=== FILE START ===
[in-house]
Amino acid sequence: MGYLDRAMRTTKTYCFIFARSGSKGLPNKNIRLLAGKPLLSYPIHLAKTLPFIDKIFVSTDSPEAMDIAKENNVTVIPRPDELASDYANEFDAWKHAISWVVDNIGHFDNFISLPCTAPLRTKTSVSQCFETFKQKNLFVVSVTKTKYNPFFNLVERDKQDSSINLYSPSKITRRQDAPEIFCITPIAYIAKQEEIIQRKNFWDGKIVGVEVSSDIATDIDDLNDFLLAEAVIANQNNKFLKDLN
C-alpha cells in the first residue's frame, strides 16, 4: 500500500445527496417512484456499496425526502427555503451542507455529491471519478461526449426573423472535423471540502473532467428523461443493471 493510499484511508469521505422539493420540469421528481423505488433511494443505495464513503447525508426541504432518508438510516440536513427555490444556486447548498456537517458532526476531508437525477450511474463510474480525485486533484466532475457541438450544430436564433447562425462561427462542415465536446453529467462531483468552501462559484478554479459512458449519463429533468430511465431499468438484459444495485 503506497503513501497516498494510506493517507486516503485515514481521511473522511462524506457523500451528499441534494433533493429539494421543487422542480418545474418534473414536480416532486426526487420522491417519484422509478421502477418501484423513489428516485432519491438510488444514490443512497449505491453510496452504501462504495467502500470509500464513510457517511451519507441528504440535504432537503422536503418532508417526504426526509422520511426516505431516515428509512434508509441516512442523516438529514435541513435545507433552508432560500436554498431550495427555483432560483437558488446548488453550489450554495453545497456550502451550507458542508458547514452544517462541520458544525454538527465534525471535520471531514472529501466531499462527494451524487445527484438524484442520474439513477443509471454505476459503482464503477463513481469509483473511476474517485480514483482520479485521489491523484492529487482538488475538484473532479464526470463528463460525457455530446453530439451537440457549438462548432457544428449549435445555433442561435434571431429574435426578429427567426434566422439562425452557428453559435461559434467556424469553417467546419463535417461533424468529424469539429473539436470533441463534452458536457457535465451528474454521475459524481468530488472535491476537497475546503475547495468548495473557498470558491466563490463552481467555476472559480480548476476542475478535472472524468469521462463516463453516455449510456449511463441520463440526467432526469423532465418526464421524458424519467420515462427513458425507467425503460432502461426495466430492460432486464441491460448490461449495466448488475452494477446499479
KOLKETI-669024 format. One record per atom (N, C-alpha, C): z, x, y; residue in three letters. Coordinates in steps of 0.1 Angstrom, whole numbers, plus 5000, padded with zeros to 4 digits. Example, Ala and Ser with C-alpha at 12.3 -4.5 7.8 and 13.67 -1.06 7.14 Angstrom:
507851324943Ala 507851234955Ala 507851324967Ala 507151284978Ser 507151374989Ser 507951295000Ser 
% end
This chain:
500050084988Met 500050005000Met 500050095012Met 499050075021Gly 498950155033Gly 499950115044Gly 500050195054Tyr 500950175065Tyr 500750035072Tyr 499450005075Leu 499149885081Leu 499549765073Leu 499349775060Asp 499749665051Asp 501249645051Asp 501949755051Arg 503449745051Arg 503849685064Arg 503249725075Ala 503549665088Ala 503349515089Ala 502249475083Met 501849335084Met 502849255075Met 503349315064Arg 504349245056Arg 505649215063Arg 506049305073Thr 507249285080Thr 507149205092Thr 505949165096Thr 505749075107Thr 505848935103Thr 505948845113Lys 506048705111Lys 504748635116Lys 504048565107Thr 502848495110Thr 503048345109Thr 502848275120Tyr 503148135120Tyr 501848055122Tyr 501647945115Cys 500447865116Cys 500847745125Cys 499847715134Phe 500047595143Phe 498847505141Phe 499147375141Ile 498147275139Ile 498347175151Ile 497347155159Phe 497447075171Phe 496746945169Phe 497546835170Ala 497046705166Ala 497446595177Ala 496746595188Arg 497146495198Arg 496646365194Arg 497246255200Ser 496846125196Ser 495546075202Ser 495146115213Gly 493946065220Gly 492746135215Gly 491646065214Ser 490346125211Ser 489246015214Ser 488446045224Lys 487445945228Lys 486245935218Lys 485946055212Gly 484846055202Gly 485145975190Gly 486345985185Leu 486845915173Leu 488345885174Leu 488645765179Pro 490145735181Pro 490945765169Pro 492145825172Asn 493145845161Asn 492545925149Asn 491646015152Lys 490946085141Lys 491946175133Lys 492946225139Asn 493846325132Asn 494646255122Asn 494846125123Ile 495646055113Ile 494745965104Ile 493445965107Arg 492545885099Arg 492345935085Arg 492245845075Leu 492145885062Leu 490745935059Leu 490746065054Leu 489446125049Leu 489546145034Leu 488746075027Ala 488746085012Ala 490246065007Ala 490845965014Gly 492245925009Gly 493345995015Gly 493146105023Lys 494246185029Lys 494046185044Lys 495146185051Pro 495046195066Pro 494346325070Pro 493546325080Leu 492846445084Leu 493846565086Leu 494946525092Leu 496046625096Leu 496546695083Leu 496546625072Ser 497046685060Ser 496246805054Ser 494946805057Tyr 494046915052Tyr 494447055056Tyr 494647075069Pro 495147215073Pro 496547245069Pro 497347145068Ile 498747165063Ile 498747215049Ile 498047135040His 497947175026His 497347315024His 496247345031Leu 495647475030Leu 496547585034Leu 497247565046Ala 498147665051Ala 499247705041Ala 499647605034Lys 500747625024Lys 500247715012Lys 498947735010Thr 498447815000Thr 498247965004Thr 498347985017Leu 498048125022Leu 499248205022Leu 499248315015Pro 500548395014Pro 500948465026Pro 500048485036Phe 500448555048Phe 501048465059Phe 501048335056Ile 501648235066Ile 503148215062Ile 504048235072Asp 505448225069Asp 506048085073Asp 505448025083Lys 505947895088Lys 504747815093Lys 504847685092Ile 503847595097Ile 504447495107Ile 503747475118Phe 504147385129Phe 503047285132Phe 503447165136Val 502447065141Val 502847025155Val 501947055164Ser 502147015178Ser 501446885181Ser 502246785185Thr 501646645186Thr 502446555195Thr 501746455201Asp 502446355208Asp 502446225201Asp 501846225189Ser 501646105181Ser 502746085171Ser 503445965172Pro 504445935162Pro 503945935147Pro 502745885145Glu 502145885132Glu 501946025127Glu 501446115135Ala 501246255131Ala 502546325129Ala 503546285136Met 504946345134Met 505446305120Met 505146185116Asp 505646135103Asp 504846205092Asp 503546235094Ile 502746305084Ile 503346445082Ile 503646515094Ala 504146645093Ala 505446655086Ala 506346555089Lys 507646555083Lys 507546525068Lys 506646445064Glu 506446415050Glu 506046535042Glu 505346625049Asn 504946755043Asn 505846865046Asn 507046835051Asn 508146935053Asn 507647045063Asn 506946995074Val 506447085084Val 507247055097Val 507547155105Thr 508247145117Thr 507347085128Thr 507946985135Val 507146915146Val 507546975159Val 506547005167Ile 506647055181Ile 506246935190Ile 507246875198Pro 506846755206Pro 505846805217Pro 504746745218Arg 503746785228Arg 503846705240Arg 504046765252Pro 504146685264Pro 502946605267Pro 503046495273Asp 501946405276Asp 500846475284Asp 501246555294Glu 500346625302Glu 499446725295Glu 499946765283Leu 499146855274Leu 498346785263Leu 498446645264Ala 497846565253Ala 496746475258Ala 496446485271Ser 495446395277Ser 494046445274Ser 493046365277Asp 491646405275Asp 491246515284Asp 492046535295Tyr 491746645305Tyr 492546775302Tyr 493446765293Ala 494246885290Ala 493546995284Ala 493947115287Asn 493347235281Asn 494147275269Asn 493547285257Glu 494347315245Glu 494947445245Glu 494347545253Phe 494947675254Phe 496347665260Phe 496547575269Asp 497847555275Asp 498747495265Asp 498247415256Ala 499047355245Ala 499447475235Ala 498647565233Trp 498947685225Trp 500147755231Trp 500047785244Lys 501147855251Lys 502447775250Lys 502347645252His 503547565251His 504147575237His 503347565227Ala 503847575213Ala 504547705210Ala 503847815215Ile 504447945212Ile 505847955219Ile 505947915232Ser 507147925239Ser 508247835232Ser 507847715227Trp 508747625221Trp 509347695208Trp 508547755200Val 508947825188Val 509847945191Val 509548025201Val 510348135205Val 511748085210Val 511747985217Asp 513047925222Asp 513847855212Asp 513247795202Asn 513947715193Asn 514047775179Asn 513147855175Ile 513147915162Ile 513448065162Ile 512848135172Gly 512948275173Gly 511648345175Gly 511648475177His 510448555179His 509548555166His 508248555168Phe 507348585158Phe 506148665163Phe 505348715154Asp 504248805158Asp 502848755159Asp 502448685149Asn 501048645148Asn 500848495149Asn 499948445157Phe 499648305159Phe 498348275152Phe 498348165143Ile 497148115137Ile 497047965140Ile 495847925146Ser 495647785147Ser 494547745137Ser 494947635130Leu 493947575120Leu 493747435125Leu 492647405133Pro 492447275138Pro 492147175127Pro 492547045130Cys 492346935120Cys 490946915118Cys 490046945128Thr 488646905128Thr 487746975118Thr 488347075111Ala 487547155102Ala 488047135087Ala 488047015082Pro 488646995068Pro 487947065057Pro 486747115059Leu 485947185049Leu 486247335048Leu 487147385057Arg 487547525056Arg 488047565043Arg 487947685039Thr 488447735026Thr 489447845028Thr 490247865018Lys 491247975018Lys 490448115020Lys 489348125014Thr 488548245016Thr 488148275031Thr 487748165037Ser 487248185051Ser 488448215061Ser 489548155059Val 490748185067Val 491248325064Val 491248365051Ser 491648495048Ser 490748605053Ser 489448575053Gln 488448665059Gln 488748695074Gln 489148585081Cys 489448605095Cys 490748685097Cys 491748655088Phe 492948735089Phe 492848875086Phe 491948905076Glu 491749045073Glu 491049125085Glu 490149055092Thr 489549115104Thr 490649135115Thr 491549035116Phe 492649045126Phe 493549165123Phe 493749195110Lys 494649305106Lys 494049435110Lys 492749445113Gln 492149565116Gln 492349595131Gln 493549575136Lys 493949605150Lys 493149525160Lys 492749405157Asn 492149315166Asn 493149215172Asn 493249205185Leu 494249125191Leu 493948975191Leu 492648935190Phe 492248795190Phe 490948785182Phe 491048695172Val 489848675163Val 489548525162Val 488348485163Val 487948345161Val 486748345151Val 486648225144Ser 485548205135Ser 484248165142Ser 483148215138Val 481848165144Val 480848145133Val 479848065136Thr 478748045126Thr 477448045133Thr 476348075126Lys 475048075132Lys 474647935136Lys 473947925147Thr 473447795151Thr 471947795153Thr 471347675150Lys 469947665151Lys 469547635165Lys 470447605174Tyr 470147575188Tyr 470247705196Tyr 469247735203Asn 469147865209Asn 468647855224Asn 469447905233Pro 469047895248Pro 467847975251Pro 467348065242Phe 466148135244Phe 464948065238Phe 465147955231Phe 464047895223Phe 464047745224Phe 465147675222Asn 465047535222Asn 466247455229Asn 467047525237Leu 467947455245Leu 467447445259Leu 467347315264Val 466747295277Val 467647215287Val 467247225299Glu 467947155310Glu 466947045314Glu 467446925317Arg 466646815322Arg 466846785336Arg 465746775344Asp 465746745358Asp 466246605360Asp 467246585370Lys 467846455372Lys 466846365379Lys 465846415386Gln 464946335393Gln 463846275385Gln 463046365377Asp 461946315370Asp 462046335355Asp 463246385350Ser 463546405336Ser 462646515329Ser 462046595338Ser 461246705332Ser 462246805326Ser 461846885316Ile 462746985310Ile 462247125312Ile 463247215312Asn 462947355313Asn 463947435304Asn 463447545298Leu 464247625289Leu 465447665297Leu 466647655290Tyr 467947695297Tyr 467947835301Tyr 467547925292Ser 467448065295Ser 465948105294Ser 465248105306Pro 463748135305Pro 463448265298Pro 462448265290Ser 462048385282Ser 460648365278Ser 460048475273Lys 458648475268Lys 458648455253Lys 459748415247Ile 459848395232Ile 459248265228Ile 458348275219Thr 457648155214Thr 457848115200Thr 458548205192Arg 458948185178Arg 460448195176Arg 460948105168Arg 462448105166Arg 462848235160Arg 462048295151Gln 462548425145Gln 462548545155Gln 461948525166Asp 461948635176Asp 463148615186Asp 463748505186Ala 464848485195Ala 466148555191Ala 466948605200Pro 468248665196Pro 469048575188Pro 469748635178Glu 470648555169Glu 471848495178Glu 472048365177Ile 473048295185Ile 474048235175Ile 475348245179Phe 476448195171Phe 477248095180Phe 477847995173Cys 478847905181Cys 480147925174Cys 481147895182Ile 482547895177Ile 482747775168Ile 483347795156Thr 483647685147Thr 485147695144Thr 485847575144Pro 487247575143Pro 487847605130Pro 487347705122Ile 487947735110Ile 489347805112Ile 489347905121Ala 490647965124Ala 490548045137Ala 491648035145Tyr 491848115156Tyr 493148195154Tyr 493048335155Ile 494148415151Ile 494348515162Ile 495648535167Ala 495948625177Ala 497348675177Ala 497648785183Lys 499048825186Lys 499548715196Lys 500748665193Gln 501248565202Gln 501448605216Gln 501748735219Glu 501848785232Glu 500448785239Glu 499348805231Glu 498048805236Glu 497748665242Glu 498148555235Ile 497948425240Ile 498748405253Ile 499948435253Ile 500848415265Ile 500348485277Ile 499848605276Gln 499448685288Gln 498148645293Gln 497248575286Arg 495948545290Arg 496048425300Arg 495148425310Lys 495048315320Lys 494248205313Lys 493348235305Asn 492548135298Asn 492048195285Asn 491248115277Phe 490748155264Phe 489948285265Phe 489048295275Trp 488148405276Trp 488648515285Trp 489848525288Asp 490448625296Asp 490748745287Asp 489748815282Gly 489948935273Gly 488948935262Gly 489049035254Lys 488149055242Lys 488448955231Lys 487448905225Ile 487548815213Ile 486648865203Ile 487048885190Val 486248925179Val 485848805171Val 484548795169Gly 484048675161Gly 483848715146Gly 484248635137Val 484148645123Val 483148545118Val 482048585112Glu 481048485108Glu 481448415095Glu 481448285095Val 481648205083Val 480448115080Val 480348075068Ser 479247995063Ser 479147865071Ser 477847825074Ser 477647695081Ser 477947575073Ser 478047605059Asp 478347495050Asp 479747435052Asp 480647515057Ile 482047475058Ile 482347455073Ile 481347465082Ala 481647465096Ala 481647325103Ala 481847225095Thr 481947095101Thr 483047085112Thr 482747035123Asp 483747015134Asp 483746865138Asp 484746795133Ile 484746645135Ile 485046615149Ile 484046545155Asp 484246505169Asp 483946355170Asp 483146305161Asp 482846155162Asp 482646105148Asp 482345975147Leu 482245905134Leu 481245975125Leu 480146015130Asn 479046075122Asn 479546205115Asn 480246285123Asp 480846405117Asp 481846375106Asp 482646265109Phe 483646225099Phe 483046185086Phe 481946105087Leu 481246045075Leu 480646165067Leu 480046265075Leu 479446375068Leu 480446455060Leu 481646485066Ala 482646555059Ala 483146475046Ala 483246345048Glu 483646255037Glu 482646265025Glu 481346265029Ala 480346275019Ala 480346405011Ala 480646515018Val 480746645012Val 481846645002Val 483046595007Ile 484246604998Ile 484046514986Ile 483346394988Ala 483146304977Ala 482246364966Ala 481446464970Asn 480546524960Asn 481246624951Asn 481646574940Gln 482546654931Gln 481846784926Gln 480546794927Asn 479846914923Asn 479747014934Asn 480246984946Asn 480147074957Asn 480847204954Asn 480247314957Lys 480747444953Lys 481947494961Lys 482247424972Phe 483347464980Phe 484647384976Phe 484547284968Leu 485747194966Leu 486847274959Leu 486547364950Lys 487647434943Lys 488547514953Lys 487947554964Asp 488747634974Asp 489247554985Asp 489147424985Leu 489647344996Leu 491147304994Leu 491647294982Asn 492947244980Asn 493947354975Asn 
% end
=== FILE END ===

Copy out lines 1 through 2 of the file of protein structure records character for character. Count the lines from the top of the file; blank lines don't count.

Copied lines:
[in-house]
Amino acid sequence: MGYLDRAMRTTKTYCFIFARSGSKGLPNKNIRLLAGKPLLSYPIHLAKTLPFIDKIFVSTDSPEAMDIAKENNVTVIPRPDELASDYANEFDAWKHAISWVVDNIGHFDNFISLPCTAPLRTKTSVSQCFETFKQKNLFVVSVTKTKYNPFFNLVERDKQDSSINLYSPSKITRRQDAPEIFCITPIAYIAKQEEIIQRKNFWDGKIVGVEVSSDIATDIDDLNDFLLAEAVIANQNNKFLKDLN